Still or sparkling mead?
- If you don’t want bubbles in your mead, you’ll need to add potassium sorbate to the mixture before you bottle it.
- If you want sparkling mead, leave out the potassium sorbate. Decant your mead into Vichy bottles to keep the bubbles for longer.
Add a fruity flavor
- You can give your mead extra flavor and sweetness by adding fruit. Some people use fresh fruit, but fruit purees have the advantage of being sterile. That means they can be added directly to the honey and yeast mixture (known as the “must”).
- Many homebrewing suppliers will carry fruit purees specifically designed for mead. Choose from options including blueberry, apricot, peach, plum, raspberry, strawberry, pear, mango and cherry.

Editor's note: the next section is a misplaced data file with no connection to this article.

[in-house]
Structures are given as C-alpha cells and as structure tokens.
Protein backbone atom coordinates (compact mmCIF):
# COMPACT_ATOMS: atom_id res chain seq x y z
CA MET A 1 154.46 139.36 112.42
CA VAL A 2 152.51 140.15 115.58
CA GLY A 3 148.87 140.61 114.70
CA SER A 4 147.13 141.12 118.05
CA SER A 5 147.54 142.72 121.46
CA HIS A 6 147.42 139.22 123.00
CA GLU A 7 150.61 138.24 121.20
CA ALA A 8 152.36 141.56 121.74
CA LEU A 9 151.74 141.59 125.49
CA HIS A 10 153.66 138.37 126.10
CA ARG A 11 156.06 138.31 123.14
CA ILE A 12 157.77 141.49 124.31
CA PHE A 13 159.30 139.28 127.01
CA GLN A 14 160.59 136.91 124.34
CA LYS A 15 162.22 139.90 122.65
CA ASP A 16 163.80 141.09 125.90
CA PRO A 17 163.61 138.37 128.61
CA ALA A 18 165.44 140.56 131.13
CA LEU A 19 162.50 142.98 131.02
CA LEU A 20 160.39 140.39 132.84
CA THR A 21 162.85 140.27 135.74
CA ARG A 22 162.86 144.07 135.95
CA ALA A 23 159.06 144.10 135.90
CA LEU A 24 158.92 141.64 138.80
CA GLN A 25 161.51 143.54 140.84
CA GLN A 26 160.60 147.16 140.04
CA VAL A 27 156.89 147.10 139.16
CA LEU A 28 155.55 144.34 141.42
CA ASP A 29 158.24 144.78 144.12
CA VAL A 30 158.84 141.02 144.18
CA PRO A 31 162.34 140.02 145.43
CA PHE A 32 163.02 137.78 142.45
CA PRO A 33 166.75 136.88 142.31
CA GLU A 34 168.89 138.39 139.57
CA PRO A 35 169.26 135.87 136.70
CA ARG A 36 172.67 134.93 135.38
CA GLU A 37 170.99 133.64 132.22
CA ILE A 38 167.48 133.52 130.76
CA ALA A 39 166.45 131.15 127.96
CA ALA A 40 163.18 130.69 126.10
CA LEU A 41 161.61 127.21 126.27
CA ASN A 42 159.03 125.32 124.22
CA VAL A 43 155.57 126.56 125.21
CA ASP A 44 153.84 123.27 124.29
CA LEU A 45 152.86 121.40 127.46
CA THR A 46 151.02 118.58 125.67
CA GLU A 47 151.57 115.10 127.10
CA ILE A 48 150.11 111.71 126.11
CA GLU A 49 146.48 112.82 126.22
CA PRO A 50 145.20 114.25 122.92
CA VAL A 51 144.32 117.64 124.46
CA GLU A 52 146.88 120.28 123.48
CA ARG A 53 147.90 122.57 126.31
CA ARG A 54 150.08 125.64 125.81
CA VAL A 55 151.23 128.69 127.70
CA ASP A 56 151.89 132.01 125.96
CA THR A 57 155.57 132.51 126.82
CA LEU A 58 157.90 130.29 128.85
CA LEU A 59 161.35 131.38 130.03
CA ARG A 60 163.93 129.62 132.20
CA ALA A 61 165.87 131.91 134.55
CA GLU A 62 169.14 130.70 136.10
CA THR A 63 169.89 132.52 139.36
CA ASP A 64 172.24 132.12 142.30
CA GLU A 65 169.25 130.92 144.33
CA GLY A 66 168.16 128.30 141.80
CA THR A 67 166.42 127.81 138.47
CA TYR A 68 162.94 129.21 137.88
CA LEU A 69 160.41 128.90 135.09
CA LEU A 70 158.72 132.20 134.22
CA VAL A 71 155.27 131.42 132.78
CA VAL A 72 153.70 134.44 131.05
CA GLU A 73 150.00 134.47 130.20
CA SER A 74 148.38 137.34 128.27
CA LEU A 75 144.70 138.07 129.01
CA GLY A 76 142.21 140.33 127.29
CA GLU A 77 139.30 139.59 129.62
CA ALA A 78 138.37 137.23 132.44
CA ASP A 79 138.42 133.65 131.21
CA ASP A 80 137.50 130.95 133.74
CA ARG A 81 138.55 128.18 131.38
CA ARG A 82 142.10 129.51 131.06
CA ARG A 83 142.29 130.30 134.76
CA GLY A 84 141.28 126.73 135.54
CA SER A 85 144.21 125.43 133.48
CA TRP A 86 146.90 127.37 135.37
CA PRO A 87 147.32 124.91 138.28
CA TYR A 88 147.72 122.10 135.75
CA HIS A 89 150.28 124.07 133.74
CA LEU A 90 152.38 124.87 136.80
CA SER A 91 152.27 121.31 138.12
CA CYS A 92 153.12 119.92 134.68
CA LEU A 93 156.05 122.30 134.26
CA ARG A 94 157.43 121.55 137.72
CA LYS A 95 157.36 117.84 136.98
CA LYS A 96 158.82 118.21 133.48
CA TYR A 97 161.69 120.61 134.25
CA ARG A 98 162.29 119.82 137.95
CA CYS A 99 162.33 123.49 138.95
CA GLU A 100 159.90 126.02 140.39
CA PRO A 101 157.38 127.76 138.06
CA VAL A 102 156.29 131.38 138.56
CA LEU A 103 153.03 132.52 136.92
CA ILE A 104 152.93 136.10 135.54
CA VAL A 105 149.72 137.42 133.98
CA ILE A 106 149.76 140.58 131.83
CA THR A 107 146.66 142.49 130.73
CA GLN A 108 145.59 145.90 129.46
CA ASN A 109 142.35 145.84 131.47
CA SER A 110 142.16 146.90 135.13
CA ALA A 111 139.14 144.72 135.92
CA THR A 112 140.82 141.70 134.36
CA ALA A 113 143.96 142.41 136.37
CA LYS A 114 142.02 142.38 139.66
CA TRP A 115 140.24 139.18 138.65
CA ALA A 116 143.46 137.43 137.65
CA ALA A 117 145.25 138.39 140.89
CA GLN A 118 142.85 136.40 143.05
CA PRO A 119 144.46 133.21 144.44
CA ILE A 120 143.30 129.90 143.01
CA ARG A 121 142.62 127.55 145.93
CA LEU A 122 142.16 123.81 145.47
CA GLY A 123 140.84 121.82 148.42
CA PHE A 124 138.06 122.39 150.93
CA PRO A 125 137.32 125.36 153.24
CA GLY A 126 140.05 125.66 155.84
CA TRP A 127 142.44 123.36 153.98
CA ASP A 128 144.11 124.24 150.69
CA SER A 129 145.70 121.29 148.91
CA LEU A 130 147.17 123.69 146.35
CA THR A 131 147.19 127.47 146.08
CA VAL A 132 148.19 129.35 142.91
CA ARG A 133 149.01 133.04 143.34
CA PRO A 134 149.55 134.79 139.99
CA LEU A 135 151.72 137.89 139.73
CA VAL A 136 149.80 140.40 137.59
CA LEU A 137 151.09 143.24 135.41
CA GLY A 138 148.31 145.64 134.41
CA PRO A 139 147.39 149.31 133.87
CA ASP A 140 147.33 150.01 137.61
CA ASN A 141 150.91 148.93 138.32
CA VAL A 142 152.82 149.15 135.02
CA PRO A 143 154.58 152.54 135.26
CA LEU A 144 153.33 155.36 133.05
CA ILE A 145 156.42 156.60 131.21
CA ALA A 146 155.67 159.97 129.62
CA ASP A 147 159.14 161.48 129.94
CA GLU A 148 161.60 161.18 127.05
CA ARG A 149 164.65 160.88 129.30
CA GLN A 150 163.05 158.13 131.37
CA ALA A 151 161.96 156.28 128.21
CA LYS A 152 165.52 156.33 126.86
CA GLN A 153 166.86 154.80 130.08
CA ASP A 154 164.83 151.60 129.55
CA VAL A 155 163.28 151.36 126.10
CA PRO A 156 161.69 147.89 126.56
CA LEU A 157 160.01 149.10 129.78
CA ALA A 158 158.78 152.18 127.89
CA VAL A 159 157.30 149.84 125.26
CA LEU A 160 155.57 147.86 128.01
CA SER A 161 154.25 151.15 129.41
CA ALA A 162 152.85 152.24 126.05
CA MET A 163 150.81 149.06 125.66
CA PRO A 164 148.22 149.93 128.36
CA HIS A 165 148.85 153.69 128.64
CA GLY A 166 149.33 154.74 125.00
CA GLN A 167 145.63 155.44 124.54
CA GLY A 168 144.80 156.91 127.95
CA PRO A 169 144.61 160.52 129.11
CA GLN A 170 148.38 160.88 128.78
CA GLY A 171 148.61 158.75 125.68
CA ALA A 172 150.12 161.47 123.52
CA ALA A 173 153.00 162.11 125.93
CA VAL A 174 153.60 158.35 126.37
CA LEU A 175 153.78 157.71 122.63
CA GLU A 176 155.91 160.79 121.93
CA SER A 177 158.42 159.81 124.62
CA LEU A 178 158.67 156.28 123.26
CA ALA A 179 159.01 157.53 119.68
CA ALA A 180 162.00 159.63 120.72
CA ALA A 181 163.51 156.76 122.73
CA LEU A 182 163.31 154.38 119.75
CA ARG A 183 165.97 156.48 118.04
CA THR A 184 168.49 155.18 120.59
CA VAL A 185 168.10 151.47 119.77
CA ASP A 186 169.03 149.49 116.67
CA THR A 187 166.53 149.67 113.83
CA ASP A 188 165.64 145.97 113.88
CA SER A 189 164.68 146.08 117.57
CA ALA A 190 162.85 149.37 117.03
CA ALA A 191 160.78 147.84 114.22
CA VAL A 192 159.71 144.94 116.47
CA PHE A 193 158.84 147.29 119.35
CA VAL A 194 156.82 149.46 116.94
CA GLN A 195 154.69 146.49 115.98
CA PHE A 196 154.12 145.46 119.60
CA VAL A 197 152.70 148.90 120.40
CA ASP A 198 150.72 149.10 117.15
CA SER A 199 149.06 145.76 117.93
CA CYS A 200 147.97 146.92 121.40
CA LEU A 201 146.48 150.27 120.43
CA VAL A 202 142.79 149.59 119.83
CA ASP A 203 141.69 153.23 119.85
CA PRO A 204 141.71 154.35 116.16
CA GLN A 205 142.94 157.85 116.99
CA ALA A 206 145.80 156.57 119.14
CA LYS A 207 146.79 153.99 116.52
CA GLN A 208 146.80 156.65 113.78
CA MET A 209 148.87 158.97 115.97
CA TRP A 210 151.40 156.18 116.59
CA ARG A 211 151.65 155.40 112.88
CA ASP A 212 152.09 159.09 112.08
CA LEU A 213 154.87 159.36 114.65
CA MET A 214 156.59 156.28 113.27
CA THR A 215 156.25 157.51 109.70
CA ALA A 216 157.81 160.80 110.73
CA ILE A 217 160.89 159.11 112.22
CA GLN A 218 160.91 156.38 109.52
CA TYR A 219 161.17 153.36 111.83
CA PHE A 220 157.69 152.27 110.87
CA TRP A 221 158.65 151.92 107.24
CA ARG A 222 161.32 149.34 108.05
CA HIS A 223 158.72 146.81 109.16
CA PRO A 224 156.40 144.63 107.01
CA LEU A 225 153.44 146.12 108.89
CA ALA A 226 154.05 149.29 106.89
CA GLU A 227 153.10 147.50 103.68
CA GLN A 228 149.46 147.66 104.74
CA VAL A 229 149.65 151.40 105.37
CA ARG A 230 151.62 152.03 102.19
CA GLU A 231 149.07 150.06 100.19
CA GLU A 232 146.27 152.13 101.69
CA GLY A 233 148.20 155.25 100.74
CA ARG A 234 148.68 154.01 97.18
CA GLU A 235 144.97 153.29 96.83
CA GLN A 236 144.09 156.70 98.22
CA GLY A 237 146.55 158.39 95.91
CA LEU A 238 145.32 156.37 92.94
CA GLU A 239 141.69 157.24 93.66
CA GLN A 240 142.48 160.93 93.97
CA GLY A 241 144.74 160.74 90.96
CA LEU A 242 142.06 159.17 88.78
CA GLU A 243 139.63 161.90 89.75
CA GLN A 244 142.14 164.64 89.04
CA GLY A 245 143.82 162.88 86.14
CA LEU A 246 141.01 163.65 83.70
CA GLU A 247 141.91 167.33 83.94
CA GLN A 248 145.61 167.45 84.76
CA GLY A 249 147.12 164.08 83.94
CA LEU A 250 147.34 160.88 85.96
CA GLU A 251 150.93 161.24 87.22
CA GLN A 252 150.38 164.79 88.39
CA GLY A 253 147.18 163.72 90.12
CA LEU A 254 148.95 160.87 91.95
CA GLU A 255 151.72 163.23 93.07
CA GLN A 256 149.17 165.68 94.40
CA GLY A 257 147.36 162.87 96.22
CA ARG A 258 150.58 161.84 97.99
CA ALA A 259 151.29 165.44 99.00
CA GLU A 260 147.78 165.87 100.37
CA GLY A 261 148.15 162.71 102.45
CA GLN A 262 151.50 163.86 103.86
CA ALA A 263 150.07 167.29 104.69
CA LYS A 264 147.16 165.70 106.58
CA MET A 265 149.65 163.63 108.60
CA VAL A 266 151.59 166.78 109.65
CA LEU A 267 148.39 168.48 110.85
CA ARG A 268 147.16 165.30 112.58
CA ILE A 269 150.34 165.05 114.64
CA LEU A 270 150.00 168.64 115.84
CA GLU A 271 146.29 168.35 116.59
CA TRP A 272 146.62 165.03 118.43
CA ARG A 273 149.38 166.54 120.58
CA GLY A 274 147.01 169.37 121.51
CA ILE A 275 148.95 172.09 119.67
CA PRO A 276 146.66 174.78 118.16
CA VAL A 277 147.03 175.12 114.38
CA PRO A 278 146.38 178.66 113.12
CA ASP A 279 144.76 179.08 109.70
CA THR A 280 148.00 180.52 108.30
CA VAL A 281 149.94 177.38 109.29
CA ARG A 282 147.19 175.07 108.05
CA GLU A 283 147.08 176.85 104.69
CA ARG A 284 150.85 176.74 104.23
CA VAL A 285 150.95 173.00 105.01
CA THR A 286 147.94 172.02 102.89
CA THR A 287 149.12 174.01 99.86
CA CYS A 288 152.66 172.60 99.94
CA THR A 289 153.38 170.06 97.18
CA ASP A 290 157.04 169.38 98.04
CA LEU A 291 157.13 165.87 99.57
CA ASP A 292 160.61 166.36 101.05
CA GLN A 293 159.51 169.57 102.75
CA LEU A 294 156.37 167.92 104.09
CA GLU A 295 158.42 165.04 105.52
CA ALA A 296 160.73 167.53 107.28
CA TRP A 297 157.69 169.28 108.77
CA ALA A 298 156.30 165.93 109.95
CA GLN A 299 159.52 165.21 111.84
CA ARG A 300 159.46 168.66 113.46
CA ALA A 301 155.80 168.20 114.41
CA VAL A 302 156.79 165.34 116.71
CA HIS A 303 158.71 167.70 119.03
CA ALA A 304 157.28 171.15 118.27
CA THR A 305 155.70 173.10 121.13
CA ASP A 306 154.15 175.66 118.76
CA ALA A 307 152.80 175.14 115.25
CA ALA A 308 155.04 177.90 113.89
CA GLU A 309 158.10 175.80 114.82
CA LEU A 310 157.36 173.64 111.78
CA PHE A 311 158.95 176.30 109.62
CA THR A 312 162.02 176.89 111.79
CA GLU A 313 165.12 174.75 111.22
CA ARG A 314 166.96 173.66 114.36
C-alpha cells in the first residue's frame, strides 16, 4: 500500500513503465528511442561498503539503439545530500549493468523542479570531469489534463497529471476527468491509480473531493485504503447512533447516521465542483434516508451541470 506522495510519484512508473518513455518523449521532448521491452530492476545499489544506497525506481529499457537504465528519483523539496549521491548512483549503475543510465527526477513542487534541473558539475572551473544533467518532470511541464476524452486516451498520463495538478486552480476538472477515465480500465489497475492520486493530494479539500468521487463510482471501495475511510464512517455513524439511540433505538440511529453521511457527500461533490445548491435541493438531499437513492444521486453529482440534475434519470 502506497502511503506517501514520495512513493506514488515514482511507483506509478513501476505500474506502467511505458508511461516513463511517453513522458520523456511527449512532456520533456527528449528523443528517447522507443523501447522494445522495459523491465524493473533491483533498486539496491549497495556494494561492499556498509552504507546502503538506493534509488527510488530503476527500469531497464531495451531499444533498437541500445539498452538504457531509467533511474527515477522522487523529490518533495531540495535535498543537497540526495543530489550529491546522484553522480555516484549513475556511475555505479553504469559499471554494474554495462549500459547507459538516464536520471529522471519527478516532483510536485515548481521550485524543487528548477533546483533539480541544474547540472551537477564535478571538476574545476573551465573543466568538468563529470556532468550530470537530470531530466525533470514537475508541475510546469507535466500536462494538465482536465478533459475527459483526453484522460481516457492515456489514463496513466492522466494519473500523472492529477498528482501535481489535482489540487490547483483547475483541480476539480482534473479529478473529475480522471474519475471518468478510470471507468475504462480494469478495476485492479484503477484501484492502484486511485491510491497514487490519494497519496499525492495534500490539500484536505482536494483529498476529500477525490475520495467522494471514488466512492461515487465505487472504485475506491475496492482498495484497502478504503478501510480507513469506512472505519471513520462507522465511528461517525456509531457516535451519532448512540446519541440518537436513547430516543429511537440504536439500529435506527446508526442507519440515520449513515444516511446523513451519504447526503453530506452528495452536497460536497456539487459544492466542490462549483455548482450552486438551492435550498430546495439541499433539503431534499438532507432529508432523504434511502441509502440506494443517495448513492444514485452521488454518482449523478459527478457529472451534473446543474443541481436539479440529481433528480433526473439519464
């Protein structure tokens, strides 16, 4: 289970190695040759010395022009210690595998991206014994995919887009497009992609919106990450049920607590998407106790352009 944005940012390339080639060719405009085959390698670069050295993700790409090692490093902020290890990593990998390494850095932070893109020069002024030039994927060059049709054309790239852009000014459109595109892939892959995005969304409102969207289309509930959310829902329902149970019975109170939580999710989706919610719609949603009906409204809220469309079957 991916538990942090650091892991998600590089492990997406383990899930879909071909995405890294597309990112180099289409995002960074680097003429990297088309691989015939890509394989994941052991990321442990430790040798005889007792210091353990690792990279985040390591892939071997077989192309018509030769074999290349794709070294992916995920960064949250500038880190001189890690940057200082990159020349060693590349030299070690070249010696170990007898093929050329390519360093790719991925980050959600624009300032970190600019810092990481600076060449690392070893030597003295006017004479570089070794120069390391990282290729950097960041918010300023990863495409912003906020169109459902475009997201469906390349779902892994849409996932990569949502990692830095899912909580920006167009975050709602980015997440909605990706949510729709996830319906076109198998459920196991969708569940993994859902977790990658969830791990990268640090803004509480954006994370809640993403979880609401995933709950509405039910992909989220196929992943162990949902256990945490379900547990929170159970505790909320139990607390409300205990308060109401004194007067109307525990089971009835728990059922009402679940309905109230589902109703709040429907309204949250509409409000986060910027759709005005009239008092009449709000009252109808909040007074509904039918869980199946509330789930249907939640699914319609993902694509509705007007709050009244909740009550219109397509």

- If you’re going to add fruit puree, you’ll need to keep stirring the mead for a while afterwards. If you don’t, it will settle at the bottom.
- During fermentation, you’ll have the opposite issue. The fruit will float to the top and form a cap, which traps carbon dioxide. You’ll need to knock the cap down into the mead at least three times a day.
Ready to make your own mead?
That brings us to the end of our simple guide to making your own mead! We hope you’re now feeling confident enough to try it for yourself.
Start with a simple recipe to get a feel for the process and flavors. Take your time back-sweetening, and remember you can add an acid mix if you overdo it. When you’re more experienced, experiment with adding fruit puree for different flavors.
We hope you enjoy making your own mead. And we’re sure you and your friends will enjoy drinking it even more!